Saturday, November 25, 2006

The Carmelite Rite: A quick summary

[A summary and simplification from the Catholic Encyclopedia.]

The rite in use among the Carmelites since about the middle of the twelfth century is known by the name of the Rite of the Holy Sepulchre.

This Rite of the Holy Sepulchre belonged to the Gallican family of the Roman Rite; it appears to have descended directly from the Parisian Rite, but to have undergone some modifications pointing to other sources.

The reform of the Roman liturgical books under St. Pius V called for a corresponding reform of the Carmelite Rite, which was taken in hand in 1580, the Breviary appearing in 1584 and the Missal in 1587. At the same time the Holy See withdrew the right hitherto exercised by the chapters and the generals of altering the liturgy of the order, and placed all such matters in the hands of the Sacred Congregation of Rites.

A note on the Discalced Carmelites

The publication of the Reformed Breviary of 1584 caused the newly established Discalced Carmelites to abandon the ancient rite once for all and to adopt the Roman Rite instead [NLM note: which breviary I have seen titled the Breviarium Romano-Carmelitanum, which is not to be confused with the Carmelite rite. I believe they also opted to use the Missale Romanum rather than the ancient Carmelite rite.]


The Carmelite Missal

The ancient Carmelite Rite stands about half way between the Carthusian and the Dominican rites. It shows signs of great antiquity -- e.g. in the absence of liturgical colours, in the sparing use of altar candles (one at low Mass, none on the altar itself at high Mass but only acolytes' torches, even these being extinguished during part of the Mass, four torches and one candle in choir for Tenebræ); incense is also used rarely and with noteworthy restrictions; the Blessing at the end of the Mass is only permitted where the custom of the country requires it; passing before the tabernacle, the brethren must make a profound inclination, not a genuflexion.

In the Mass there are some peculiarities. the altar remains covered until the priest and ministers are ready to begin, when the acolytes then roll back the cover; before the end of the Mass they cover the altar again. On great feasts the Introit is said three times, i.e. it is repeated both before and after the Gloria Patri; besides the Epistle and Gospel there is a lesson or prophecy to be recited by an acolyte. At the Lavabo the priest leaves the altar for the piscina where he says that psalm, or else Veni Creator Spiritus or Deus misereatur. Likewise after the first ablution he goes to the piscina to wash his fingers. During the Canon of the Mass the deacon moves a fan to keep the flies away, a custom still in use in Sicily and elsewhere. At the word fregit in the form of consecration, according to the Ordinal of 1312 and later rubrics, the priest makes a movement as if breaking the host. Great care is taken that the smoke of the thurible and of the torches do not interfere with the clear vision of the host when lifted up for the adoration of the faithful but the chalice is only slightly elevated. The celebrating priest does not genuflect but bows reverently. After the Pater Noster the choir sings the psalm Deus venerunt genies for the restoration of the Holy Land. The prayers for communion are identical with those of the Sarum Rite and other similar uses, viz. domine sancte pater, Domine Jesu Christe (as in the Roman Rite), and Salve salus mundi. The Domine non sum dignus was introduced only in 1568. The Mass ended with Dominus vobiscum, Ite missa est (or its equivalent) and Placeat.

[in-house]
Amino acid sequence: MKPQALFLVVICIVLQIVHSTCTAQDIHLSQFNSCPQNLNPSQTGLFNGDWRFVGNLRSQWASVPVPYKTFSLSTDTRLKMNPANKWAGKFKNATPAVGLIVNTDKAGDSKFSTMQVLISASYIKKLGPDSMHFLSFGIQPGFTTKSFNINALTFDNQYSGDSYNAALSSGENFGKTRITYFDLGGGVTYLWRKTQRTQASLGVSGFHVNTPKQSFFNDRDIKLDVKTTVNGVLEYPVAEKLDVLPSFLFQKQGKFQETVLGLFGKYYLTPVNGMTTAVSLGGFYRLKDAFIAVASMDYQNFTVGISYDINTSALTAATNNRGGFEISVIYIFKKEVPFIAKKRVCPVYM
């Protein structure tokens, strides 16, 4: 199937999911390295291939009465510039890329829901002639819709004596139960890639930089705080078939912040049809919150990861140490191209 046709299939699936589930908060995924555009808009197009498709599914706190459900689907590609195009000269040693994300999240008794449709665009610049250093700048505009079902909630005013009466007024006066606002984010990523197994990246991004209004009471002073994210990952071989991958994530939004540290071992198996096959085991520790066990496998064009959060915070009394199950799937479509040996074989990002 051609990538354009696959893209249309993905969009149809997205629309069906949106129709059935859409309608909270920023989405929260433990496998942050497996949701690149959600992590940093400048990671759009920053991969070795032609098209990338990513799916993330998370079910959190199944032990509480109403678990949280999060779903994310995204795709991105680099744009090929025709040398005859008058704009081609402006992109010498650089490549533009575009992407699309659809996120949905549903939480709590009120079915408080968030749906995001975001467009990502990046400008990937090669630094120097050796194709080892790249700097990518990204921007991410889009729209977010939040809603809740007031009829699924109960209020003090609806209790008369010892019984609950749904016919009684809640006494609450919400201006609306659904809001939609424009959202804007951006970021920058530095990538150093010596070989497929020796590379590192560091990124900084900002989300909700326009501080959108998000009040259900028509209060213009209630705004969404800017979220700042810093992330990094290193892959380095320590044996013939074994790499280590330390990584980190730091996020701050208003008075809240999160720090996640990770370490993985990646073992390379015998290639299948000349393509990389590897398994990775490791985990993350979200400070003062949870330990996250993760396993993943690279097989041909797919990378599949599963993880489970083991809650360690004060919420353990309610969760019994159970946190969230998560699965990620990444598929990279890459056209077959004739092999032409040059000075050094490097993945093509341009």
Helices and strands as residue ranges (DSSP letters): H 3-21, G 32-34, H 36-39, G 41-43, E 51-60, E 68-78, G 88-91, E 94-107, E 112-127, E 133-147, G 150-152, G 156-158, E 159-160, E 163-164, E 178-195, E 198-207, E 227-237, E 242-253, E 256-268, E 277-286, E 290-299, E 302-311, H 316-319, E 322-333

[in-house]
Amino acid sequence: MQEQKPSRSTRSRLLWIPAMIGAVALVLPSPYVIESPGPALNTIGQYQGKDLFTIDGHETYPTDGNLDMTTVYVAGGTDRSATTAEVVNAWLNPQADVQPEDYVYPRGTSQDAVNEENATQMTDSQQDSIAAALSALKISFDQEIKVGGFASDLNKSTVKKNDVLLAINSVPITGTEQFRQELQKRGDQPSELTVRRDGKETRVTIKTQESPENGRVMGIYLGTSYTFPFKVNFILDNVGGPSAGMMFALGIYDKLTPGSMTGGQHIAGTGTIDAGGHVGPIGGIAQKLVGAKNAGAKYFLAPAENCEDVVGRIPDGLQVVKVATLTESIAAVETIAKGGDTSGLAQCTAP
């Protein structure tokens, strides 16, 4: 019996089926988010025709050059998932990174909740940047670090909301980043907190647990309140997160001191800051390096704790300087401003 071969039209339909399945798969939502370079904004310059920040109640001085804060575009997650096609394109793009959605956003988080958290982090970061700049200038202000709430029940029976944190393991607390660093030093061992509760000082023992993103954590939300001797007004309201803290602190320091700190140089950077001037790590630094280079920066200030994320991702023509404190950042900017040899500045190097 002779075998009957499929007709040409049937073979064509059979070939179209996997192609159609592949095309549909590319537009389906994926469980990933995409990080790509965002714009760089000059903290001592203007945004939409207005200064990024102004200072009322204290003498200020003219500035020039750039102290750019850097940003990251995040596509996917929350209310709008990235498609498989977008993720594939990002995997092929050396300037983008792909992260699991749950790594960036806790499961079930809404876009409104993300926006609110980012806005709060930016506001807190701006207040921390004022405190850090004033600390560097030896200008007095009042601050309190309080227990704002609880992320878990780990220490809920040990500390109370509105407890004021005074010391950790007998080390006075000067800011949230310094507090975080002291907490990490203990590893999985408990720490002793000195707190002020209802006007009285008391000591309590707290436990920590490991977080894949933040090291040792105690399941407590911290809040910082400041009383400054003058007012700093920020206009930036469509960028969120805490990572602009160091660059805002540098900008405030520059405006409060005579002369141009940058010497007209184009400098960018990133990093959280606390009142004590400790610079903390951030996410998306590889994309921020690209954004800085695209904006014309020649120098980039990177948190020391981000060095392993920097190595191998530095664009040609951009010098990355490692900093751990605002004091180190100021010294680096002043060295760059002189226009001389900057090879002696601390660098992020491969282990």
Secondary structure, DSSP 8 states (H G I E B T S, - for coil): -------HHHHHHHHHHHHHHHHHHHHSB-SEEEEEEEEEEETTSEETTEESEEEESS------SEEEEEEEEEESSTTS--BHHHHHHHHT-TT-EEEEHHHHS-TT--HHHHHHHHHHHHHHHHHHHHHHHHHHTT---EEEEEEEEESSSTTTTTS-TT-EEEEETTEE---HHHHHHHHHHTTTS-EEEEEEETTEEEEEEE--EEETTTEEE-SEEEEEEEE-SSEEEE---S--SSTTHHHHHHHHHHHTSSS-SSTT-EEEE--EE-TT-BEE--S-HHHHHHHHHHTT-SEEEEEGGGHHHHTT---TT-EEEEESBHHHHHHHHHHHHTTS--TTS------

The Last Gospel, which in both ordinals serves for the priest's thanksgiving, appears in the Missal of 1490 as an integral part of the Mass.

The Carmelite Breviary

The Divine Office also presents some noteworthy features. The first Vespers of certain feasts and the Vespers during Lent have a responsory usually taken from Matins. Compline has various hymns according to the season, and also special antiphons for the Canticle. The lessons at Matins follow a somewhat different plan from those of the Roman Office. The singing of the genealogies of Christ after Matins on Christmas and the Epiphany gave rise to beautiful ceremonies. After Tenebræ in Holy Week (sung at midnight) comes the chant of the Tropi; all the Holy Week services present interesting archaic features. Other particularities are the antiphons Pro fidei meritis etc. on the Sundays from Trinity Sunday to Advent and the verses after the psalms on Trinity, the feasts of St. Paul and St. Laurence. The hymns are those of the Roman Office; the proses appear to be a uniform collection which remained practically unchanged from the thirteenth century to 1544, when all but four or five were abolished. The Ordinal prescribes only four processions in the course of the year: on Candlemas, Palm Sunday, the Ascension and the Assumption.

The calendar of saints, in the two oldest recensions of the Ordinal, exhibits some feasts proper to the Holy Land, namely some of the early bishops of Jerusalem, the Biblical Patriarchs Abraham, Isaac and Jacob, and Lazarus. The only special features were the feast of St. Anne, probably due to the fact that the Carmelites occupied for a short time a convent dedicated to her in Jerusalem (vacated by Benedictine nuns at the capture of that city in 1187), and the octave of the Nativity of Our Lady, which also was proper to the order.